Cannon, physician," appears on the assessment list of Covington township for 1816,
but is not found afterward. In 1816, also, Peter Paulkner's name appears on
the assessment list of Delmar township. He practiced a year or two in Wellsboro,
and then remoyed to one of the western states.

The first physician to locate permanently in Wellsboro was Dr. Jeremiah
Brown. He was born in Vermont, March 10, 1750, studied medicine with an older
brother, and for several years practiced his profession in his native State. His
first wife having died, he married Miss Sarah Ann Porter. About 1816 he came to
"Wellsboro, then a mere hamlet. The surrounding country was sparsely settled and
physicians frequently had to make long journeys. He traveled up and down Pine
creek, oftentimes answering calls as far away as Jersey Shore. Fevers were then the
prevailing diseases and he had the reputation of treating them very successfully.
Dr. Brown was a leading man in those days. He was elected a member of the first
board of trustees of the academy in April, 1818, and re-elected in 1819 and 1830.
He was also the first secretary of the board, serving one year. He built a good house
in Wellsboro, but being overtaken by adversity he failed and his property was sold on
judgments placed in the hands of Ellis Lewis, then a rising young lawyer of the place.
He was a very careful physician, was much esteemed, and gave very general satisfaction
to those who employed him. Mr. Emery, in his reminiscenses of early times in
Wellsboro, says: "I knew him, and can, with all others who were acquainted with
him, bear testimony to his worth."

After his misfortune he retired to Pine Creek, now Ansonia, much broken down
in health, where he died of consumption March 13, 1831, aged eighty-one years.
He left one son, Dehaller, born in Wellsboro in 1817, and now residing in Kansas;
also three daughters, viz: Priseilla, born in Wellsboro in 1819, who married Matthew .
Carpenter, and resides at Horseheads, ISTew York; Henrietta, bom in 1821, who
married Col. Lewis G. Huling*, and lives in Williamsport, and Sarah Ann, bom in
1833, who married Philo Catlin, of Cameron county, Pennsylvania.

Dr. Curtis Parkhurst, who was born in Marlborough in 1794, located in Law-
renceville in 1818 and built up a large and lucrative practice. He was elected to the
legislature in 1837, and re-elected in 1838. In 1840 he was elected sheriff of Tioga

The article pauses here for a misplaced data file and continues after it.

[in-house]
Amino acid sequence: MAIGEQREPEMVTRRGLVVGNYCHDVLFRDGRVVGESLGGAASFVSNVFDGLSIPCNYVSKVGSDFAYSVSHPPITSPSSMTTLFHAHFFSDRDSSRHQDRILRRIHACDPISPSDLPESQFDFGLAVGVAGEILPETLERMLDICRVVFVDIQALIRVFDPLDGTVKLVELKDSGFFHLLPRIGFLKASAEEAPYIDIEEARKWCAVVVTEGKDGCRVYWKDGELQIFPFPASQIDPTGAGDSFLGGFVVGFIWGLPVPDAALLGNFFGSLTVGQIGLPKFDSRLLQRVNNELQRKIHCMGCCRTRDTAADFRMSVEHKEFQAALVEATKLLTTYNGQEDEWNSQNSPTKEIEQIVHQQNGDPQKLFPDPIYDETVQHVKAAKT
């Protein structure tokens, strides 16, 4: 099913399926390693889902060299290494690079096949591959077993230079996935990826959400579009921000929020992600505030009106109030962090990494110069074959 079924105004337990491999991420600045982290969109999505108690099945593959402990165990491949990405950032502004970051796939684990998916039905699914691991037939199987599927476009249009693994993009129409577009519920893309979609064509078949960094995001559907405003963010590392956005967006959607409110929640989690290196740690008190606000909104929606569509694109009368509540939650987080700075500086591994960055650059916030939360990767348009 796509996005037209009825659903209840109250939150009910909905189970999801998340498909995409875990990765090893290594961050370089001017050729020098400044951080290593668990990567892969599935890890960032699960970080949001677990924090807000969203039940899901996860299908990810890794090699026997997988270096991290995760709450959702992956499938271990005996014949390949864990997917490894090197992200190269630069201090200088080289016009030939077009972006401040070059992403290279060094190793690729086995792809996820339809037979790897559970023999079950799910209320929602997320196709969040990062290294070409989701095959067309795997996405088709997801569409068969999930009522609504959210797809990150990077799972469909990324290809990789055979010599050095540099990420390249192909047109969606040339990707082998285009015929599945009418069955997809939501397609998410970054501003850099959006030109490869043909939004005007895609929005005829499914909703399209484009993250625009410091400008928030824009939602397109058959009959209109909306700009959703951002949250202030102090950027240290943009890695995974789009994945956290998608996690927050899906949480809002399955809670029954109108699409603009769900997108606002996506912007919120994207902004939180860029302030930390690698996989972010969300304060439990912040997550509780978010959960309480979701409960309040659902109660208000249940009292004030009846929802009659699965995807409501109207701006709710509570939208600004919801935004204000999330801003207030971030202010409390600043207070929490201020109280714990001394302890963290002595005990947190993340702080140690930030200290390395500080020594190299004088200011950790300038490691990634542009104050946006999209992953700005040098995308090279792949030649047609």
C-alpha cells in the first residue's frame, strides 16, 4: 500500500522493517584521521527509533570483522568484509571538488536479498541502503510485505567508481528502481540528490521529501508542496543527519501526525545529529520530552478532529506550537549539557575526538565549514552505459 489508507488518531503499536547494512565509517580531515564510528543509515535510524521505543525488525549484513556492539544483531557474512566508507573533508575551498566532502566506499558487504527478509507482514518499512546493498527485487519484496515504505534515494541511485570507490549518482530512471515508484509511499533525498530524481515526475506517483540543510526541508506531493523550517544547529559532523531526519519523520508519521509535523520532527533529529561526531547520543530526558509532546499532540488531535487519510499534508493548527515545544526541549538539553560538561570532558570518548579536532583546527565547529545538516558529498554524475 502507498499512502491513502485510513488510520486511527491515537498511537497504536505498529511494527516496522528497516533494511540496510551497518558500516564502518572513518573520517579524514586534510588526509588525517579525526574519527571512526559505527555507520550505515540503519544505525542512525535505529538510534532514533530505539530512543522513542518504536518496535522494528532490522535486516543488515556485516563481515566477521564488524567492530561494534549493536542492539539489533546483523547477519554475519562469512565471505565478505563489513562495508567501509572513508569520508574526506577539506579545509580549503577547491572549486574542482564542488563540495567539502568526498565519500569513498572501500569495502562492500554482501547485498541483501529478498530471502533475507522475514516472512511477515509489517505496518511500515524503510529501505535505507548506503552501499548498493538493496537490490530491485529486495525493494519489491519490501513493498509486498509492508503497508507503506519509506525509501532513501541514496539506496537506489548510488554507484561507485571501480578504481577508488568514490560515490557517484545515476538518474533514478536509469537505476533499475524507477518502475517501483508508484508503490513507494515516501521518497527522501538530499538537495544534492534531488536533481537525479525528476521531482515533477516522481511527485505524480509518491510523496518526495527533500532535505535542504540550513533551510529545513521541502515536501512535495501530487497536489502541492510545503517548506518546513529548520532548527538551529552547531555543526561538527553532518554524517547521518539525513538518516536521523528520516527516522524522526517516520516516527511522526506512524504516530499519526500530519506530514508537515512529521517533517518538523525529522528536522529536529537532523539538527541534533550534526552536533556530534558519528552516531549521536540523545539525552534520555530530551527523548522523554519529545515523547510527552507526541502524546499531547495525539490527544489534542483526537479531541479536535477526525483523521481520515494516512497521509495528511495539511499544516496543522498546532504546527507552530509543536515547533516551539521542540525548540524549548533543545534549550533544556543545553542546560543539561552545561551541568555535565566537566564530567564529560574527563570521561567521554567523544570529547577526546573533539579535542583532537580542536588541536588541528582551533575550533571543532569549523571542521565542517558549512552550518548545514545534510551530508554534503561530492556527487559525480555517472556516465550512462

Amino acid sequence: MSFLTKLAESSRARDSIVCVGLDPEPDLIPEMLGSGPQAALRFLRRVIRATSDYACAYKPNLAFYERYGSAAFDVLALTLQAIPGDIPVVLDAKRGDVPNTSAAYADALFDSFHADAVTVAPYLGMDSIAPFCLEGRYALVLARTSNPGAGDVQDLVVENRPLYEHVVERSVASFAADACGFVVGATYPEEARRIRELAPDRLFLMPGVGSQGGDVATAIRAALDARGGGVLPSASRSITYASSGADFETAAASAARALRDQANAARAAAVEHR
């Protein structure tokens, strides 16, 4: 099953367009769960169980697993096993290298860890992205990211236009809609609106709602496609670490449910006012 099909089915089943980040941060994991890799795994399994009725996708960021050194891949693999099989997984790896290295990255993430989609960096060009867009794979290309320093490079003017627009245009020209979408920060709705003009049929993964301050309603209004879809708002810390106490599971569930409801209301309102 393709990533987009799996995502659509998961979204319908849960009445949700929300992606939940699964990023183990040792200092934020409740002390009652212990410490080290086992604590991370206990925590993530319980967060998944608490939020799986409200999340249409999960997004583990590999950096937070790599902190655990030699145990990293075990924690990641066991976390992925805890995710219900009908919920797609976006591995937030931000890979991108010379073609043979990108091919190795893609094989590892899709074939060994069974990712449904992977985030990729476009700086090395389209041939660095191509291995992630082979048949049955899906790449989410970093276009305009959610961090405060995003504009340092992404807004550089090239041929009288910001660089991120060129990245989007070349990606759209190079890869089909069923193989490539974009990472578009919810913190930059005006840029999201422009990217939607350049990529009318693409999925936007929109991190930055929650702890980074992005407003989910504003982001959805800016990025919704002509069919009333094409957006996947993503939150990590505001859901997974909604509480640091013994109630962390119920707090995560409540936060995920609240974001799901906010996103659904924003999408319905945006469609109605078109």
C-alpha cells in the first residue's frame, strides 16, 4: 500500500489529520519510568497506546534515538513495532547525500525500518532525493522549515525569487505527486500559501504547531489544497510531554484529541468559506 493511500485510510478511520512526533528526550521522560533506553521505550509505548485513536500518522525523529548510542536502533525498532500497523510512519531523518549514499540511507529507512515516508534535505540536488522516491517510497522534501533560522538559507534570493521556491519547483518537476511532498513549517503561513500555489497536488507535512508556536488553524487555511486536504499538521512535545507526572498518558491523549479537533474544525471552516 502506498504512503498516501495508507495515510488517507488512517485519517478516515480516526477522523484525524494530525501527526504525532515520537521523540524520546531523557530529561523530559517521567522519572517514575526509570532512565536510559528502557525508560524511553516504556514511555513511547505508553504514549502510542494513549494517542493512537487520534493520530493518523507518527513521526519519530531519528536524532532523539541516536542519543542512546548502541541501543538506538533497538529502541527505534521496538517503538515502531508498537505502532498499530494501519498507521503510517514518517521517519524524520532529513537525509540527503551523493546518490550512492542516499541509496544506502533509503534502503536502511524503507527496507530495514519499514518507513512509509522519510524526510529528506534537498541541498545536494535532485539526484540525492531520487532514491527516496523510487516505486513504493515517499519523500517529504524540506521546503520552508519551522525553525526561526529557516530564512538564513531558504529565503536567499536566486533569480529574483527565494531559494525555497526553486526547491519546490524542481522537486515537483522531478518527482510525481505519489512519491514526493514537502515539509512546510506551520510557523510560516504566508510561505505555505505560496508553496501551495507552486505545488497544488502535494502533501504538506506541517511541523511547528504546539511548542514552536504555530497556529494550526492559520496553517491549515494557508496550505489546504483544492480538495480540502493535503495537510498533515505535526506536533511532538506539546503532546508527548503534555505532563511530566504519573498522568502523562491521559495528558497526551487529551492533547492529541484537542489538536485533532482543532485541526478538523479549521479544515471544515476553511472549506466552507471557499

county, and appointed an associate judge in 1847.

Dr. John B. Murphey, another early physician of Wellsboro, was bom May 1,
1791. Upon attaining manhood he studied medicine with an elder brother, then
residing in one of the West India islands. He soon afterward came to the United
States. On December 9, 1819, he married Cynthia Taylor, of Troy, and came to
Wellsboro about 1833. Dr. Murphey evidently was an active and progressive man.
He opened a store and sold dmgs, and the court records show that on May 19, 1838.
he was granted a license to keep a public house. It stood on the site of the present
Coles House. While conducting these different branches of business he did not
neglect his profession, but was always busy attending to the wants of the sick. He

* The dates and facts relating to Dr. Brown were obtained from his daughter, Mrs. Huling, of Williamsport.
She is quite confident her father was the first resident physician in Wellsboro.


died about 1833 or 183-i. Some of his descendants, of whom Mrs. Williston is one,
reside in Wellsboro.

Dr. Oliver Treat Bundy was bom January 31, 1801, in Fairfield, Connecticut, the
eldest of ten children. About 1807 the family removed to Oxford, Chenango county.
New York, and settled. At the age of twenty-one he commenced studying medi-
cine, and on January 30, 1826, he was licensed to practice, and settled in Wellsboro,
where he followed his profession four years. During his residence here he married
Lydia Smith. About 1830 Dr. Bundy removed to Windsor, Broome county. New
York, where he attained prominence in his profession. He became the chief founder
of Windsor Academy, and died at Deposit, Broome county, January 9, 1874, having
almost reached the mature age of seventy-three years.

Dr. Ezra Wood was the pioneer physician of Rutland township, where he settled
about 1833 and practiced his profession until his death in 1829. His practice ex-
tended also into Jackson and Sullivan townships. Dr. Dexter Parkhurst, a brother
of the late Joel I'arkhurst, of Elkland, located in Mansfield in 1821, remaining until
1830, when he removed to Mainesburg, where he continued to practice until his death
in 1866.

Dr. Allen Frazer, Jr., the son of a pioneer of Chatham township, was born in
Westernville, New York, in 1798. He graduated at Utica, New York, January 13,
1823, from the College of Physicians and Surgeons, of the University of New York.
In 1825 he began the practice of medicine in Dn rfield township, continuing until
his death in 1872.. He was the first one to su,::r^L'st, and the chief promoter of, the
movement resulting in the establishment of I'lnon Acaduniy, at .Viiulimy Comers.
In 1834 he was commissioned surgeon of the Ono Hundred and Twenty-ninth Uv/i-
ment Pennsylvania llilitia. He was also one of the early justices of the peace of
Deerfield township.

Dr. Hibbard Bonney settled in Brookfield township in 1825 and practiced several
years. Dr. Ethan B. Baoon was another early physician of this township. Dr. John
Stineliofer practiced in Liberty from 1825 to 1828. Dr. D. H. Roberts was engaged
in practice in Tioga in 182G. He appears to have remained but a short time. Dr.
Riciinrd B. Hughes practiced in Liberty from 1828 to 1842.

Dr. Lewis Darling, Sr., a native of ^'e^mont, a graduate of Woodstock Acad-
emy and of the classical and medical department of Dartmouth University, came
from his native State to Wellsboro in 1829 and practiced there until 1831, when he
removed to Lawronceville. Here he continued in practice imtil his death, .July
15, 1882. Dr. Harvey Lyman located in ilainesburg about 1830, making a
brief stay. About 1829 or 1830 Dr. Hiram B. Roberts settled at Daggett's Mills
and pnutieed mi-dieine, in connection with other business, for a number of years.